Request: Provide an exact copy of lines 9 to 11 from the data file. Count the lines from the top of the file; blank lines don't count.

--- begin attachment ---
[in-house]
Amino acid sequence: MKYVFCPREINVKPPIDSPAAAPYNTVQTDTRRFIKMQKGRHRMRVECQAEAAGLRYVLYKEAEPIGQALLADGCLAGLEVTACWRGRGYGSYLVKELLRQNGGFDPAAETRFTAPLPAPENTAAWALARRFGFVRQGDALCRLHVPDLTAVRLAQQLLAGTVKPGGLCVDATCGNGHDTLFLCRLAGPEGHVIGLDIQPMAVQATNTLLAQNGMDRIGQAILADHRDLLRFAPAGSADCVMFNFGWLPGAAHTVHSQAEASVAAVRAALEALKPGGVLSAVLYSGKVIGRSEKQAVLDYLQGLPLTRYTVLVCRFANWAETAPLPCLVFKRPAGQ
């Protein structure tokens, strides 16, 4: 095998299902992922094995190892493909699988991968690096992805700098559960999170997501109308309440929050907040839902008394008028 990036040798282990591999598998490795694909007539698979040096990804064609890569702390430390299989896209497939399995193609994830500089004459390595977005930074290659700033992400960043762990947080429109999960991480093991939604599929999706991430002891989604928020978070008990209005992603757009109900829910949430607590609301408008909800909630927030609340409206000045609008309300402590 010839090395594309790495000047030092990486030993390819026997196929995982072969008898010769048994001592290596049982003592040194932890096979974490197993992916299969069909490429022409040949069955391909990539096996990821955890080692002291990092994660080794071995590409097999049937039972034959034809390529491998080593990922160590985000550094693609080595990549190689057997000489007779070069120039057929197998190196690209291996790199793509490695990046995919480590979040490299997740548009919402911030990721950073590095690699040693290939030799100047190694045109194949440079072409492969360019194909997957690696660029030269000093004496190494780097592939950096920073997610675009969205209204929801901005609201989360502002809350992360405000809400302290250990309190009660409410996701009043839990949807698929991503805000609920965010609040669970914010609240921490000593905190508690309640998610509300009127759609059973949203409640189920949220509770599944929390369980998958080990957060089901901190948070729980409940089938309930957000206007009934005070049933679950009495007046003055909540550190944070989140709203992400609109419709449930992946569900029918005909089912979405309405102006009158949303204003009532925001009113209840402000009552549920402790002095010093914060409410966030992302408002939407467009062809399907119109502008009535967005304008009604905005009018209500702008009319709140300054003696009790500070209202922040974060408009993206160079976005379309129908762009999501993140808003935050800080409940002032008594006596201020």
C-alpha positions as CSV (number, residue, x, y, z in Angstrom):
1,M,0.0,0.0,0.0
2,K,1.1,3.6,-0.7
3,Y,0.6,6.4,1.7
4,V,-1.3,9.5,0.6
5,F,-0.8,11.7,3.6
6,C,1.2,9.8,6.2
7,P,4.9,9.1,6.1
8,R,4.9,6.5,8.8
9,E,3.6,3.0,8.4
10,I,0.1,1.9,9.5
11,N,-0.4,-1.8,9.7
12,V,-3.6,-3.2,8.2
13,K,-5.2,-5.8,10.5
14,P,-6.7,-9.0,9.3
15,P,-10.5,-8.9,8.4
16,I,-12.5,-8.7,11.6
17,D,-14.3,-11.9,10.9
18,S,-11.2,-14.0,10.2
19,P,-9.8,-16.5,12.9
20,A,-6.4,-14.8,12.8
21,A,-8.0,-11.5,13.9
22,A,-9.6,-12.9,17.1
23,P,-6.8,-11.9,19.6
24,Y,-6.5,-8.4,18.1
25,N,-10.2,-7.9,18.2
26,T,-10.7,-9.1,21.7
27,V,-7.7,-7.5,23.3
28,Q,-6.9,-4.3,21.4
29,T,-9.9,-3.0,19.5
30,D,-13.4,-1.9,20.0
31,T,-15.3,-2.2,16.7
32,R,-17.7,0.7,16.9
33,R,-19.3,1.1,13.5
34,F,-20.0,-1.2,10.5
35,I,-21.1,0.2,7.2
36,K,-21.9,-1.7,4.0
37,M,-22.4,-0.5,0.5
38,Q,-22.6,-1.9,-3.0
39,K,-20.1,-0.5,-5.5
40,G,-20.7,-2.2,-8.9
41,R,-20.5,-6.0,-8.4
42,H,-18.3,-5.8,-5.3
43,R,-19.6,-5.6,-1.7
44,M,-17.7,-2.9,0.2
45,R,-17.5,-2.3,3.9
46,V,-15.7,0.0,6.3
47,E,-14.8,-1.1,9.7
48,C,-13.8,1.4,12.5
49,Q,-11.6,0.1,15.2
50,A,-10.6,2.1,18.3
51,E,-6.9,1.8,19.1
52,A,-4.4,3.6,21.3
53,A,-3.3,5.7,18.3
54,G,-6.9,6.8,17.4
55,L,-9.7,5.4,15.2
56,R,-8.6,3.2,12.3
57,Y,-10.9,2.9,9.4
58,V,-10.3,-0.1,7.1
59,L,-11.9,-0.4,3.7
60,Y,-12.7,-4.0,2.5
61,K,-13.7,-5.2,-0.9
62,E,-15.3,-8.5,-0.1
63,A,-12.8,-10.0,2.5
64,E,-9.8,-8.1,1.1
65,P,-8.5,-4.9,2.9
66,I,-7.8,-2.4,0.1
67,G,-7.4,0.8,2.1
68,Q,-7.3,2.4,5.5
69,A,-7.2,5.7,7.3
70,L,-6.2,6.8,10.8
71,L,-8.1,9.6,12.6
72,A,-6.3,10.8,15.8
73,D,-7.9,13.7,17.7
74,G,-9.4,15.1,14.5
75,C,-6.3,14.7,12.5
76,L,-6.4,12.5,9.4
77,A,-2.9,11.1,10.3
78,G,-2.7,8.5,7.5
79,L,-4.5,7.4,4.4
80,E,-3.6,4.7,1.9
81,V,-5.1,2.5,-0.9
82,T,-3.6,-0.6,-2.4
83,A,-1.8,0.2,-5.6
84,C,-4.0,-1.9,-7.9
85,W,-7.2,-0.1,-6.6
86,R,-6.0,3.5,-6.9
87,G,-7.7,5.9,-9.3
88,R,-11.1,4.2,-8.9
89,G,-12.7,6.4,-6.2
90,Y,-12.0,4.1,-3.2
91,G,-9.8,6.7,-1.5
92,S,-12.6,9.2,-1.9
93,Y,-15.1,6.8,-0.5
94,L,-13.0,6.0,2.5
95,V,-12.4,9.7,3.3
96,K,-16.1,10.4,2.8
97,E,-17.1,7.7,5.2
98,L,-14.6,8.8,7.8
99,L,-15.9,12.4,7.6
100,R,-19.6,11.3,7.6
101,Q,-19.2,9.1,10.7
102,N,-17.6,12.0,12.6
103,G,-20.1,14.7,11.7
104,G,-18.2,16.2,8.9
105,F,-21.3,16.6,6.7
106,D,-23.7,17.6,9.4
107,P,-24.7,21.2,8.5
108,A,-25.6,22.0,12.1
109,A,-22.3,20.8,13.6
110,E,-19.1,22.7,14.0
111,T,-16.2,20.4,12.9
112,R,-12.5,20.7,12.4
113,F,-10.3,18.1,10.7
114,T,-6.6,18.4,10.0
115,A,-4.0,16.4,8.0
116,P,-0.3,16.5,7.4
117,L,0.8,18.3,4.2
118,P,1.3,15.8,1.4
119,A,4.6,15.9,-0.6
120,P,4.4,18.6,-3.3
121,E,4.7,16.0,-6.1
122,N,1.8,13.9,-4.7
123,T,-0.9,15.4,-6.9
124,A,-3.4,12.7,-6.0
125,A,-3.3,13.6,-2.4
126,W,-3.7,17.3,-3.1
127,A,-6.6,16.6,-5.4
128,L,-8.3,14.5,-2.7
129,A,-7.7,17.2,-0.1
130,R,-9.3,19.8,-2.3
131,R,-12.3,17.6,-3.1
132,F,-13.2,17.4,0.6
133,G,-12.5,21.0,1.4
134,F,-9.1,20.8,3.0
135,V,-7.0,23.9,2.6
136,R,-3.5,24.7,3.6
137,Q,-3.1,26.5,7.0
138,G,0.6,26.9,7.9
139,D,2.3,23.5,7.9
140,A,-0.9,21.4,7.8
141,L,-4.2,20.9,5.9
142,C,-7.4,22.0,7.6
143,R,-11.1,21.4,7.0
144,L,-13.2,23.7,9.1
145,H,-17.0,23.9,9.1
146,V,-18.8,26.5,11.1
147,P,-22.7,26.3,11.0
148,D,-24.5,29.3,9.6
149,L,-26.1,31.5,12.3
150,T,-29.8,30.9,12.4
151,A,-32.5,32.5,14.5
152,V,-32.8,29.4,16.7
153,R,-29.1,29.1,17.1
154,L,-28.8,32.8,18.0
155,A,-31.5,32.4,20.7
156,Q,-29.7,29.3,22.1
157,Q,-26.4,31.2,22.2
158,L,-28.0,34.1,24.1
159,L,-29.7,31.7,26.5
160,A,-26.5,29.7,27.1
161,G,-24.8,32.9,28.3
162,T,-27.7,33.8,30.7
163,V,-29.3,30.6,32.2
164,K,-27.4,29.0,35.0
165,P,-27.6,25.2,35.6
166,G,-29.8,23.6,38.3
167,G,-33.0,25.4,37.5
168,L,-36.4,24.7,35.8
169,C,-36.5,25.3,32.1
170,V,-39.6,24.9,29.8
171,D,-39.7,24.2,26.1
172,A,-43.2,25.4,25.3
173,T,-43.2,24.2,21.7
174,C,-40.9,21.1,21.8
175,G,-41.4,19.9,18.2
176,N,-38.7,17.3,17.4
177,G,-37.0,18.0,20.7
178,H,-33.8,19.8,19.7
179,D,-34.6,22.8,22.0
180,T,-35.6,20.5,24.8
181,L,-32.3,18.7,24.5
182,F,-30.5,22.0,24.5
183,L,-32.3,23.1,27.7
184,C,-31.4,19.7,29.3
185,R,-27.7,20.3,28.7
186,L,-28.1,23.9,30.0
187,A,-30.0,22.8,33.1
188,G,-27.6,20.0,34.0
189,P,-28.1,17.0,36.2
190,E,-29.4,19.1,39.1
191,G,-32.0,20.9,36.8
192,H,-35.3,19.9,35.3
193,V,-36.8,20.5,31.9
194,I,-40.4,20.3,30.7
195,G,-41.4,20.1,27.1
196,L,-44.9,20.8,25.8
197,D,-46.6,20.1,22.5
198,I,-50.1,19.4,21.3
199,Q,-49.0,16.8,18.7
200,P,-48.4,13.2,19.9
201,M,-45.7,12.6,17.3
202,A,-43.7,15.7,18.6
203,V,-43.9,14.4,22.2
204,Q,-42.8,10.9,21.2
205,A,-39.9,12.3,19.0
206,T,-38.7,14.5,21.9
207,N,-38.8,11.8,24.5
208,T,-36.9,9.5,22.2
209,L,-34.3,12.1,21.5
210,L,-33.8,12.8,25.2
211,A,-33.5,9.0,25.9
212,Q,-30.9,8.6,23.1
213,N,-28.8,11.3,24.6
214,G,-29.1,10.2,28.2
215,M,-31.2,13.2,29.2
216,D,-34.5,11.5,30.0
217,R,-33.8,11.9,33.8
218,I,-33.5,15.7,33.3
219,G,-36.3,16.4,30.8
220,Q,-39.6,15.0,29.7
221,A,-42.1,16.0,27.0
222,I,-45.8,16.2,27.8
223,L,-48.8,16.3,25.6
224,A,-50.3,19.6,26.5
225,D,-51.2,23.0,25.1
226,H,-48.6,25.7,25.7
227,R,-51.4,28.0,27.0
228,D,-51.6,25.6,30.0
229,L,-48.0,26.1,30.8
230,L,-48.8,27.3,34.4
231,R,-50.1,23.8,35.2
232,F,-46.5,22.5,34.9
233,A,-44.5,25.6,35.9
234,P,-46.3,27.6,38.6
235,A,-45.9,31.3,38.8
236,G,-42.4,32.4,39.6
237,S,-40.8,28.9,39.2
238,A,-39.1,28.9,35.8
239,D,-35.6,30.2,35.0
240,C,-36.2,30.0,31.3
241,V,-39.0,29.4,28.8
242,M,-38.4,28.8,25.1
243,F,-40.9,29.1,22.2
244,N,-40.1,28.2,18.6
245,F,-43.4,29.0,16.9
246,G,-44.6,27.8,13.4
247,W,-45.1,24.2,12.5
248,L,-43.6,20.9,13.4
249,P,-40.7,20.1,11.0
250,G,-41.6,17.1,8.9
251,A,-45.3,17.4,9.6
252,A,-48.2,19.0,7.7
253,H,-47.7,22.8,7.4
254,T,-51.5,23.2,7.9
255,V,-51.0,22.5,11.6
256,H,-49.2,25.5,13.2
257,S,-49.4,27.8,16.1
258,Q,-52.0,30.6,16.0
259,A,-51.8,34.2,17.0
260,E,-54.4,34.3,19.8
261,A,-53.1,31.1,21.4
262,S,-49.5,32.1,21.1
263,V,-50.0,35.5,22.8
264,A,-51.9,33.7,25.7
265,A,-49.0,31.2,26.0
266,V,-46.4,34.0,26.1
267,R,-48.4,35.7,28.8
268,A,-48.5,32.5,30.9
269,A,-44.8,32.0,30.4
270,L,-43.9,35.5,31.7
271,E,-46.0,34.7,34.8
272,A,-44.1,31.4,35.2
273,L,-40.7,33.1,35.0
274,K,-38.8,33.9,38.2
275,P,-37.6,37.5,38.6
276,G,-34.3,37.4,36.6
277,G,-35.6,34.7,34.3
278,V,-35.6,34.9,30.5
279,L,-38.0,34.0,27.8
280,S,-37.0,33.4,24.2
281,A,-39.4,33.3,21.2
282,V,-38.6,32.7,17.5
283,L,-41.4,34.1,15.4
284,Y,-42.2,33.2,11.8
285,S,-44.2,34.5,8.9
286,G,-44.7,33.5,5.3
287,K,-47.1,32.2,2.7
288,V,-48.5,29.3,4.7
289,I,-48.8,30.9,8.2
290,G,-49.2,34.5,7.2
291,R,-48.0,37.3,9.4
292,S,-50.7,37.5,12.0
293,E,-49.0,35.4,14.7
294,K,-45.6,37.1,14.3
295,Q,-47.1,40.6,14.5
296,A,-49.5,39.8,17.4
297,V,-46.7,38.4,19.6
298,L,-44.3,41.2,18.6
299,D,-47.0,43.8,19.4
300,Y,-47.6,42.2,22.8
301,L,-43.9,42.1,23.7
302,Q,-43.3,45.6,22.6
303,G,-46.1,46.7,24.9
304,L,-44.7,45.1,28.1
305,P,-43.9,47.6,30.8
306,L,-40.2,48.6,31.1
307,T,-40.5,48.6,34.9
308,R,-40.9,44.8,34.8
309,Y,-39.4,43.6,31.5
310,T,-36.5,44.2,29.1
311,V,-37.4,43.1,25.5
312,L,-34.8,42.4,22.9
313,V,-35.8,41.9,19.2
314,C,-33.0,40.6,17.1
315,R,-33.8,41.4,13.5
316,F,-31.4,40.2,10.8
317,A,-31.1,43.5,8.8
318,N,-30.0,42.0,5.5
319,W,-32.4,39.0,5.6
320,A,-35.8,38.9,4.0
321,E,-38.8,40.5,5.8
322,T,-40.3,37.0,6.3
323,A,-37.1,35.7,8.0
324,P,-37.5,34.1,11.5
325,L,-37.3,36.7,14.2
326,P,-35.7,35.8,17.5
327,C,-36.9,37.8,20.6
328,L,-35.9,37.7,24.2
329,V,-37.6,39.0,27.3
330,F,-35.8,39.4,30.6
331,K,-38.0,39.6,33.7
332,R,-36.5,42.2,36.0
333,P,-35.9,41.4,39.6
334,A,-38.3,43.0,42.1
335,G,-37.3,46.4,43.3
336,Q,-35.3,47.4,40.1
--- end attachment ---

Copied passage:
5,F,-0.8,11.7,3.6
6,C,1.2,9.8,6.2
7,P,4.9,9.1,6.1